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The Weekender: Edisto Beach

(The Weekender is a first person, travel series highlighting short getaways with less than a four-hour drive from Augusta. The Weekender is an opinion column)

Edisto Beach. Photo by Charmain Z. Brackett

The Edisto Island National Scenic Byway is one of the signals that we’re almost there — almost to the place where the fresh saltwater breezes erase all stress.

To that point, we’ve meandered down two-lane roads, winding through smaller spots on South Carolina’s map such as Olar and Lodge. But as the road arches over the intracoastal waterway, we’ve reached the final leg of the journey.

 The Spanish moss drips in silvery ringlets from the venerable trees standing guard along Highway 174 as we pass the historic churches, the Edisto Island mystery tree in the marsh, the Edisto mattress tree and the serpentarium.

A view of Edisto near sunset. Photo by Charmain Z. Brackett

So much draws me to this quirky little island with its beach houses with monikers such as Sweet Carol Ann, A Fish Called Wanda, Turtle Tracks, Captains Retreat and Sea-Esta.

But it’s the natural beauty of Edisto or Edi-slow as it’s sometimes called that is one of — if not the — main attractions for me. My kids never liked it much. “There’s nothing to do, Mom,” they’d say and roll their eyes.

But that’s the point for me to go to Edisto.

There’s nothing that I want to do except relax and allow my senses to feast on the beautiful scenery. If I wanted to go shopping or be a tourist, I could go to any number of locations, but there are few places where I can go an enjoy pristine shorelines that aren’t crowded with towering resorts.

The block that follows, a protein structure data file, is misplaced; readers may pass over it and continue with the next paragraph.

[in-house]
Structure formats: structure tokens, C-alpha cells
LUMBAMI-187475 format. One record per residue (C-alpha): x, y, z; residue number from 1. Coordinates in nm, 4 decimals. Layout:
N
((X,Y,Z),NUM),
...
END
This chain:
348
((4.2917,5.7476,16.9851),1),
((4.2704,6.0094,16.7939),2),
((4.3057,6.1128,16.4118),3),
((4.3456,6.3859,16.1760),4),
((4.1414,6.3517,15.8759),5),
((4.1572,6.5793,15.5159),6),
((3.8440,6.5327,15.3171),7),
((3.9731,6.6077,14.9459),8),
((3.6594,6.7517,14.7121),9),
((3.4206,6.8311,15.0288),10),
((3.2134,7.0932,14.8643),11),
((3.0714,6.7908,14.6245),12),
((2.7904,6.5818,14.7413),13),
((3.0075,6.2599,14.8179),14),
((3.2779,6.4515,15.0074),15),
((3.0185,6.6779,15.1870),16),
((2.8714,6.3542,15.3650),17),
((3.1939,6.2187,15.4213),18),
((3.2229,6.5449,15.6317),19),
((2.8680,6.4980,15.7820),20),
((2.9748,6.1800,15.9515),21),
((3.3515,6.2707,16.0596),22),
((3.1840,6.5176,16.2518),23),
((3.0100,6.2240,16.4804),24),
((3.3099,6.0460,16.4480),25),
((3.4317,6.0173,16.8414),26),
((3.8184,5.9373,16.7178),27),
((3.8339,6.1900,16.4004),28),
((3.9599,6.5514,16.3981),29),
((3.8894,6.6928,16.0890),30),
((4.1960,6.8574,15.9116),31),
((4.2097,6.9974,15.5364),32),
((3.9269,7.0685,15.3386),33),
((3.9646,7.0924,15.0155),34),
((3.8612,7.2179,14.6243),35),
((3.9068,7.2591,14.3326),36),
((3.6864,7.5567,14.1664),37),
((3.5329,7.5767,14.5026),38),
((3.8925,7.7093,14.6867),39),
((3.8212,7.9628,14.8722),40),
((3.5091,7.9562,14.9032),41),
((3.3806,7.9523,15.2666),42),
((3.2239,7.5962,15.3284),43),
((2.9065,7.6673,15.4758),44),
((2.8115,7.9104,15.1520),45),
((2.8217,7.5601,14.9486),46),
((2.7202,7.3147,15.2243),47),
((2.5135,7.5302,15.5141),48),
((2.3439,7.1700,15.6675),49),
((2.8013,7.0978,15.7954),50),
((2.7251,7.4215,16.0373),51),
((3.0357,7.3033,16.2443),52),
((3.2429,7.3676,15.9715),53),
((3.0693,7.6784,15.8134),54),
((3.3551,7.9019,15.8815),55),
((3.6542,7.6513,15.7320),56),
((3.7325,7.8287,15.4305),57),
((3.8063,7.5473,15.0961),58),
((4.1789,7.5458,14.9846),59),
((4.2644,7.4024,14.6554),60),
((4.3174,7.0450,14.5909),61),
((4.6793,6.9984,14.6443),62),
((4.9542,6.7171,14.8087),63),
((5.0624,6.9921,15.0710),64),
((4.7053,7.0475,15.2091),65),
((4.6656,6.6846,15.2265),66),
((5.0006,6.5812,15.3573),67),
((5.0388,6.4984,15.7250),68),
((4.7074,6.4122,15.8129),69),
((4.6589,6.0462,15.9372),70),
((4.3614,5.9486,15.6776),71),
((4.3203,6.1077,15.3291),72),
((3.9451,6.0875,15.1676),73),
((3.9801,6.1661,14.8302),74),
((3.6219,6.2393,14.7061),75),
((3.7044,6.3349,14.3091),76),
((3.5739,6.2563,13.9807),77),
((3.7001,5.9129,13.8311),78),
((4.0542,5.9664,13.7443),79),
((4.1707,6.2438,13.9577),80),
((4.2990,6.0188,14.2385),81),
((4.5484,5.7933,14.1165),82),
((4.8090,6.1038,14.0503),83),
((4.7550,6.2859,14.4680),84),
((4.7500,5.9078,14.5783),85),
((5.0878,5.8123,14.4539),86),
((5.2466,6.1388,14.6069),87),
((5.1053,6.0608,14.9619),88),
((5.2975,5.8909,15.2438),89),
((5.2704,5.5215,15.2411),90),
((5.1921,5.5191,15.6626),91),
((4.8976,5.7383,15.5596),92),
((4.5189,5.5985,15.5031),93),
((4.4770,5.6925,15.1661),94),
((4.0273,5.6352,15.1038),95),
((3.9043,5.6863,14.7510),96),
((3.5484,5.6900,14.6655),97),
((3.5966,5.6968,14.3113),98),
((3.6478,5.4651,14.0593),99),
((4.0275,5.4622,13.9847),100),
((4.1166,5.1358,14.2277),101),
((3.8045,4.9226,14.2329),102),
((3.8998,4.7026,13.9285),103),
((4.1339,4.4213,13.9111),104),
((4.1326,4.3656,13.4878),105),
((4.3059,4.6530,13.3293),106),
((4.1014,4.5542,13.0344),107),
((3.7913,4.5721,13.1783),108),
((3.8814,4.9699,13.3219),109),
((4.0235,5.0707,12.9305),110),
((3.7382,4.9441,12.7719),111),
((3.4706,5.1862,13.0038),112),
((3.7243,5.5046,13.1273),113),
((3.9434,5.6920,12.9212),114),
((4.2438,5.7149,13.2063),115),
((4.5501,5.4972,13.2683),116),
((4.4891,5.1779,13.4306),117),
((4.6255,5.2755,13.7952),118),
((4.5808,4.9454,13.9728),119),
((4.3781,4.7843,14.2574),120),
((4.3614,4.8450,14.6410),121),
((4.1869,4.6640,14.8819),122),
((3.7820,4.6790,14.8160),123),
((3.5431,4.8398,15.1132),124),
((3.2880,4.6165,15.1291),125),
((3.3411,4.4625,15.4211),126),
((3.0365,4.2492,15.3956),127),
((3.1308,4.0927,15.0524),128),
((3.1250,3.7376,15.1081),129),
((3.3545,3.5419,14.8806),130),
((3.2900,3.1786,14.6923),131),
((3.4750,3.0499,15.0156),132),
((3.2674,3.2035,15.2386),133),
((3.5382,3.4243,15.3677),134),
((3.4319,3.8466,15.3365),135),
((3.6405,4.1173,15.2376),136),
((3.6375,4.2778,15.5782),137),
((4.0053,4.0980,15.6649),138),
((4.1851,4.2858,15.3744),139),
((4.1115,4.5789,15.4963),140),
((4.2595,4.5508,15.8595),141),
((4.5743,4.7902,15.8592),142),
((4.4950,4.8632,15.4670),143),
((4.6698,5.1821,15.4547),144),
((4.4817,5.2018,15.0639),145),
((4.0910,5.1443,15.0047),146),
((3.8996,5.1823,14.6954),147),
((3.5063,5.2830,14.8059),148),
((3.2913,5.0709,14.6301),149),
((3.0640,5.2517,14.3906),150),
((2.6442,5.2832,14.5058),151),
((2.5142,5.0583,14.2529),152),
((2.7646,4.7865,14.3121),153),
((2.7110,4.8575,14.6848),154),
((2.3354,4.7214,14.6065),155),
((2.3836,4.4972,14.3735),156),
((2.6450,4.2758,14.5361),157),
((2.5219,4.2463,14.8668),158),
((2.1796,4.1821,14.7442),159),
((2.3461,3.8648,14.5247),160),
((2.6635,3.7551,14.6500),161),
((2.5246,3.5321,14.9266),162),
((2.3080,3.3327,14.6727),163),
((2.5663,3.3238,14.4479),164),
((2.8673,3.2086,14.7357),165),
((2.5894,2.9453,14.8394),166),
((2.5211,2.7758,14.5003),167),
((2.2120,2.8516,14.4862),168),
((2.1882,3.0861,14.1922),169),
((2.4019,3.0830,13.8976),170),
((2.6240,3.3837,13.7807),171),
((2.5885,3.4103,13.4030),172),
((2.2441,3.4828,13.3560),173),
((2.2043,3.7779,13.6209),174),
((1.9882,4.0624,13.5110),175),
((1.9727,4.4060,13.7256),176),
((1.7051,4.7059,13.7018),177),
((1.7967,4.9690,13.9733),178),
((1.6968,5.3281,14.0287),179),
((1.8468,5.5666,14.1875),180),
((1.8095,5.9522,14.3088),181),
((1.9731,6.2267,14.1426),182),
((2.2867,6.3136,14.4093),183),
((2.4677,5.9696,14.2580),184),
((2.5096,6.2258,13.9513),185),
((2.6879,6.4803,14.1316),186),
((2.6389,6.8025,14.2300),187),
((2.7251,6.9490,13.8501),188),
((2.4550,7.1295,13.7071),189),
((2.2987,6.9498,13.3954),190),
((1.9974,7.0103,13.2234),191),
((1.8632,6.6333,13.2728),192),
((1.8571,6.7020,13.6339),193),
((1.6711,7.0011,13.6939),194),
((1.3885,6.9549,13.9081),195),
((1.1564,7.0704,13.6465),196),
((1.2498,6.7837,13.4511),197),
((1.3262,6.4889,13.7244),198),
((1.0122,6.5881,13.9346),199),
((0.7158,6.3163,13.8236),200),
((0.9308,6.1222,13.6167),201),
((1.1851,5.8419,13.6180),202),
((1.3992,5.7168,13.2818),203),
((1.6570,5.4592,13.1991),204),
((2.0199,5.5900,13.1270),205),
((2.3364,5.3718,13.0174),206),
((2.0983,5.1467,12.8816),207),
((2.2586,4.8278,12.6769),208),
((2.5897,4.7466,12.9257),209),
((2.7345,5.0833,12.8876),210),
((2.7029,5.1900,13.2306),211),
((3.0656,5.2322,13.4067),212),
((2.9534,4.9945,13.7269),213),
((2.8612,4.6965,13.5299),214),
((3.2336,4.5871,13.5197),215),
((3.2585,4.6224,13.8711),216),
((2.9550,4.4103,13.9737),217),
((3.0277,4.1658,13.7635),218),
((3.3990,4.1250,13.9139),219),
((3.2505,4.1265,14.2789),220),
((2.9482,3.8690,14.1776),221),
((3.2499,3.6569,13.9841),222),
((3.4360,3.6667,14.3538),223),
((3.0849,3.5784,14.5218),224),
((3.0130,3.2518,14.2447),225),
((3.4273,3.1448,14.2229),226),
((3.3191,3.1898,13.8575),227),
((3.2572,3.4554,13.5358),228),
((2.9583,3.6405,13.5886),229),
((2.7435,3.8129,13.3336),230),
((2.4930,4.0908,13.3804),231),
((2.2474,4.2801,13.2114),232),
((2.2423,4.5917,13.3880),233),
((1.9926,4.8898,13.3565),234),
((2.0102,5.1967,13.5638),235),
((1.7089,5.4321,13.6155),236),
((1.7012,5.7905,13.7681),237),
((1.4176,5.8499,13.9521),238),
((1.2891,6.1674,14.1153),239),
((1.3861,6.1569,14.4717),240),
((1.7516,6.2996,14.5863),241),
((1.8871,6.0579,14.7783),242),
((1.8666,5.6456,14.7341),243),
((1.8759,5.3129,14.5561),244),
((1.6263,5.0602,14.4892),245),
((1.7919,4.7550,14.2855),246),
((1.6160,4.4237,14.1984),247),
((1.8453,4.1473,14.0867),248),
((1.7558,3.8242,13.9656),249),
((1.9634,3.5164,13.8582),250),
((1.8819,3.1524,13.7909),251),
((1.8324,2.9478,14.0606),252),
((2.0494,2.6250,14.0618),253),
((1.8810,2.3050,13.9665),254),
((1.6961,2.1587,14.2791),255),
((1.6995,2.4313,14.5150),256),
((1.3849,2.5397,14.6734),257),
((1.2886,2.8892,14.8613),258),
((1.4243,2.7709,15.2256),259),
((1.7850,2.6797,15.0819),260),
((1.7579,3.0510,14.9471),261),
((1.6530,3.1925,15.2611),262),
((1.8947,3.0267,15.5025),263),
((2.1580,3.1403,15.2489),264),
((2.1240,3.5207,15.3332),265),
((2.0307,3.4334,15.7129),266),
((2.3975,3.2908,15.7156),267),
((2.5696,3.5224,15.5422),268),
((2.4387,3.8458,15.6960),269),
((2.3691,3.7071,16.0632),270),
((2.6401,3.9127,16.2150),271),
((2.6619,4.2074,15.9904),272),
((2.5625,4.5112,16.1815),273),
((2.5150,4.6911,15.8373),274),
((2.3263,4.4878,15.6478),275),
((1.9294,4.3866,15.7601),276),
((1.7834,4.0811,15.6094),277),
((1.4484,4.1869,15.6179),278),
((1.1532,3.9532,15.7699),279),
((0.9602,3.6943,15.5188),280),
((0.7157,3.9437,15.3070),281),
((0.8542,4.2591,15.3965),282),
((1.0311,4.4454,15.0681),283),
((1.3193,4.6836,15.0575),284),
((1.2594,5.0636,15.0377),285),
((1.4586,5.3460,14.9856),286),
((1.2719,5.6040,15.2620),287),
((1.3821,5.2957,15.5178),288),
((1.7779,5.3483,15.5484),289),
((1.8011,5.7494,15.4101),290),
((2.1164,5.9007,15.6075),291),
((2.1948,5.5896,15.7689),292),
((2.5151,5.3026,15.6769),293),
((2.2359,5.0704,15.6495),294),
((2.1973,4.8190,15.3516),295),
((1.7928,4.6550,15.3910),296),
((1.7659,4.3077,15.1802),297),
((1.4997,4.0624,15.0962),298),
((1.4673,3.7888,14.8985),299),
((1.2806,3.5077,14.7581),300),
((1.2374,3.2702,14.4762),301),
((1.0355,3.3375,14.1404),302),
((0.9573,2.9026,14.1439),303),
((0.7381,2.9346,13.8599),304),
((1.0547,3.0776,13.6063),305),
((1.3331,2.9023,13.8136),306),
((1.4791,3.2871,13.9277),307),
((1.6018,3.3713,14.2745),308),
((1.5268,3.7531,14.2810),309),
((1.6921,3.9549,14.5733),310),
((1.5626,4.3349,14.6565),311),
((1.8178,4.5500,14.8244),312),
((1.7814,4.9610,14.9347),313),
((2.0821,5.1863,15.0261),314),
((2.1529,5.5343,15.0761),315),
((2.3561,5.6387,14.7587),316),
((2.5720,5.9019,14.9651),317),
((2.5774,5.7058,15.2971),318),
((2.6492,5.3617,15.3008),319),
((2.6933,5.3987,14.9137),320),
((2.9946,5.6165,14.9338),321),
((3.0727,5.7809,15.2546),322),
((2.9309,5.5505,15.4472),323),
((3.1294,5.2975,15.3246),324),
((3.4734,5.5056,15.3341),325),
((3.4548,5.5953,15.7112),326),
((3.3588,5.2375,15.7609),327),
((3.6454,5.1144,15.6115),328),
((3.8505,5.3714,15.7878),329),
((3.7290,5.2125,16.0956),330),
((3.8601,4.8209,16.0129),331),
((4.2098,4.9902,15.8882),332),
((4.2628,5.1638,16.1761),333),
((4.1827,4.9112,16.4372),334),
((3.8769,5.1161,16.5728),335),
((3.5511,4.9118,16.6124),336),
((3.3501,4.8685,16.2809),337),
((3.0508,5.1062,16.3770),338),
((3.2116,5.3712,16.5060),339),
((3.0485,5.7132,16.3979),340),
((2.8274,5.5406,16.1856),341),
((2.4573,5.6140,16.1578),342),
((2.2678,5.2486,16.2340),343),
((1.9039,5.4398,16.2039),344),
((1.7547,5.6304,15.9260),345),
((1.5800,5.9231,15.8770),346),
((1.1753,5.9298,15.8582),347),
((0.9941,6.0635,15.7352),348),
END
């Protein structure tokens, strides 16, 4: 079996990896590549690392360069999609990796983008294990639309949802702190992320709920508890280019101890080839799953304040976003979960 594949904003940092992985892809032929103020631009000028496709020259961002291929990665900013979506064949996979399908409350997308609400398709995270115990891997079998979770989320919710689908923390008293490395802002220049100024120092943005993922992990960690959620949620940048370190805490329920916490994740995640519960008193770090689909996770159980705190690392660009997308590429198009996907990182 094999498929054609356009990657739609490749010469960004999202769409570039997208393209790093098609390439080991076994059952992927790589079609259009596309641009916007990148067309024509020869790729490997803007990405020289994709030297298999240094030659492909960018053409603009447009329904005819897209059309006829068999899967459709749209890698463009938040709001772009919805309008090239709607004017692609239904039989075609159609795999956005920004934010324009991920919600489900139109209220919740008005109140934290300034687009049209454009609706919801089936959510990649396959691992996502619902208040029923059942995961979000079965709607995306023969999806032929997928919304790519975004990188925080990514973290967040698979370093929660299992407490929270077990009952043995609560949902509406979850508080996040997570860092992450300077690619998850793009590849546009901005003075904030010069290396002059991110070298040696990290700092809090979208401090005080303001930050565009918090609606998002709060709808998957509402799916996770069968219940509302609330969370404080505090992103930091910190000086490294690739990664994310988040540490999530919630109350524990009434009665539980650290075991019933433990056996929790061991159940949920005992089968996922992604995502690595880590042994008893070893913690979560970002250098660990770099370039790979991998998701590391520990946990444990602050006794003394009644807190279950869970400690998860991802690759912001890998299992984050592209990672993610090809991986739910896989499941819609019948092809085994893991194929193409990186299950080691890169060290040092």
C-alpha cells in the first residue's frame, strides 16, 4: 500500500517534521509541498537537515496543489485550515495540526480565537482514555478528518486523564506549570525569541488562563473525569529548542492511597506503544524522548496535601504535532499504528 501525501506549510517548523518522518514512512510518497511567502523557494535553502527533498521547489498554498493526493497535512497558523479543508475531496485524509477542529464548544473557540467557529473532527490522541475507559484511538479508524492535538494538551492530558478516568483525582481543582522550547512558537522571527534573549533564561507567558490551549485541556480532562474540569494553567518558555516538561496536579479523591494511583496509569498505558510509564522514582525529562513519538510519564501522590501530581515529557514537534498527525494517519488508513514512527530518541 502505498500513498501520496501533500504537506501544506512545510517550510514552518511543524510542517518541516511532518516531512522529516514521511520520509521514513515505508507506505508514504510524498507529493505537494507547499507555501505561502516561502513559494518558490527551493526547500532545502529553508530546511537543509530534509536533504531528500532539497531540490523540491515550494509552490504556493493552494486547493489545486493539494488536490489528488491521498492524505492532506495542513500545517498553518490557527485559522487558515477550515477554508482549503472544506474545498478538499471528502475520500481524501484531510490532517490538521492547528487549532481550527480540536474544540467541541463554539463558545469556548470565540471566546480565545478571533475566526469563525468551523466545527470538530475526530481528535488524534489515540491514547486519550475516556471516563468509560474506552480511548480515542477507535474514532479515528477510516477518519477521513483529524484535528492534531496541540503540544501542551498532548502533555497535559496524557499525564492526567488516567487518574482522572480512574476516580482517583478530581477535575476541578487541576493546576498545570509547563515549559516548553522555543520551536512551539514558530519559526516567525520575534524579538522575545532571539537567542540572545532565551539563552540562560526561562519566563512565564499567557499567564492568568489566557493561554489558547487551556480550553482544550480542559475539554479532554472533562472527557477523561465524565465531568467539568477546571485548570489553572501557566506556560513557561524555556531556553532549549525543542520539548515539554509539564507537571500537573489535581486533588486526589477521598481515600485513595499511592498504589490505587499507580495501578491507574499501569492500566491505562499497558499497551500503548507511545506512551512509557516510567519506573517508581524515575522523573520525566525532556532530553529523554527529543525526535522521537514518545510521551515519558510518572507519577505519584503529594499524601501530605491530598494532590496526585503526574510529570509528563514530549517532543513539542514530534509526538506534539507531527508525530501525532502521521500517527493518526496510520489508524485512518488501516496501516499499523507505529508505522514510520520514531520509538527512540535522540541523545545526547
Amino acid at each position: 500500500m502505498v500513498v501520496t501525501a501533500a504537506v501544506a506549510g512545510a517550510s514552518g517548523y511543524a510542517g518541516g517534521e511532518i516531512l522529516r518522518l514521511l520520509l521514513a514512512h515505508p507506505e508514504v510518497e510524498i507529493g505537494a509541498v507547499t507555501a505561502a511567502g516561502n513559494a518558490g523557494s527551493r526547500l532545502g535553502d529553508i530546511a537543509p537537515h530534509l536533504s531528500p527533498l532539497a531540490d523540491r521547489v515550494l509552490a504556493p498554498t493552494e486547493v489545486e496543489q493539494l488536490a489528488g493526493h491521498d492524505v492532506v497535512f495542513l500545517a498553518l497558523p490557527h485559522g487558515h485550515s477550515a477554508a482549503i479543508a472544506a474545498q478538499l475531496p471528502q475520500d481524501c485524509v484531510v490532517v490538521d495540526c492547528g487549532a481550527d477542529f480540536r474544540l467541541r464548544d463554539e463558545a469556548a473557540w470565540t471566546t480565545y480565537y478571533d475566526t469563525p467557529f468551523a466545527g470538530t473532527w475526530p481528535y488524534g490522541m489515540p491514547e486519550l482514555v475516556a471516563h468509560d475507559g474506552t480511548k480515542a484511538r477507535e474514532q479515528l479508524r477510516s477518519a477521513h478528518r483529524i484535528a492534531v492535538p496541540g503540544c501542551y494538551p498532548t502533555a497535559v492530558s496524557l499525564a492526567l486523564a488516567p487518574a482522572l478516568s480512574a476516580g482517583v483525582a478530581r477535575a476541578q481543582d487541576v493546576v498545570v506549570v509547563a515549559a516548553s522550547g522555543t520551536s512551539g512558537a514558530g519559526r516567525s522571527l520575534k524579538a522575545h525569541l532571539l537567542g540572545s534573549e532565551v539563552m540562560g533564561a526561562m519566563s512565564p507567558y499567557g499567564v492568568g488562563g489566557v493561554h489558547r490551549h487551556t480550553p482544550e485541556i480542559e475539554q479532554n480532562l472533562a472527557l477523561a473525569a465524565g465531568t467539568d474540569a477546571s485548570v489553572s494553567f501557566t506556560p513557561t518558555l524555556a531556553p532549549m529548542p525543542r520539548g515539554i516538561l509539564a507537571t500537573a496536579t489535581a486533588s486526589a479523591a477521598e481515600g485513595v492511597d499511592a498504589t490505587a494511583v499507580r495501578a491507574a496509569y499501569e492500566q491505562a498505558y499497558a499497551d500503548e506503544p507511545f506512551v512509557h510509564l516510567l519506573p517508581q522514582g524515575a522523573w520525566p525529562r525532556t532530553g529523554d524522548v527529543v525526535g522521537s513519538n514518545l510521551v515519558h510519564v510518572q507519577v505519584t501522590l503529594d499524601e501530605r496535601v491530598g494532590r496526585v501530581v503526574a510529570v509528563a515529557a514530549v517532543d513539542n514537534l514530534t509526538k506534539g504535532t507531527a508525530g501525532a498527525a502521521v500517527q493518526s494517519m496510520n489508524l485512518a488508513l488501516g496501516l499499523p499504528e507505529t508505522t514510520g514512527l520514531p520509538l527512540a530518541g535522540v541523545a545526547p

Technically, they aren’t correct because there are plenty of outdoor activities to do – kayaking, fishing, boating. But what they meant was – no shows, no amusement parks, no outlet malls, no flashing lights. And they are correct with that.

 On a recent, bitterly cold January morning, I had the beach practically to myself as I walked along the sandy shore. The squawking of the gulls and the swashing of the waves provided the soundtrack as I racked up my steps on my Fitbit. I stopped only long enough to take photographs of swaths of sand caked with shells or to video the sandpipers as they scuttled along the shore, fiercely charging at the waves on their retreat to the sea, only to turn tail feathers and run as the waves in turn charged back at them.

Birds along the Edisto shore. Photo by Charmain Z. Brackett

Encounters with wildlife are common at Edisto.

Pods of dolphins swim and play near St. Helena Sound and Big Bay Creek. My husband and I have kayaked in that area and been wowed with up-close and personal views of the dolphins as they passed by.

But hands down, my favorite activity at Edisto is watching the sunset. I can’t think of any other place I’ve been where crowds gather just to watch the sunset. I’ve even seen people bring beach chairs to sit and take in the view, and of course, there are plenty of cameras to record the event.

On a cloudless day, sunsets are a main attraction — a magical spectacle where rich tones of lemon, vermilion, magenta and tangerine splash the sky.

The sun just as it dipped into the horizon on Jan. 14, 2023. Photo by Charmain Z. Brackett

Sometimes the clouds obscure the view at the horizon, but on my most recent trip, I was rewarded for enduring the bitter cold with the clearest of skies revealing the sun’s magnificent descent. It was well worth it.

Edisto Beach can be a day trip, or you can stay longer. For us, it’s the perfect spot for a weekender.

Charmain Z. Brackett is the publisher of Augusta Good News. Reach her at Subscribe to the newsletter here

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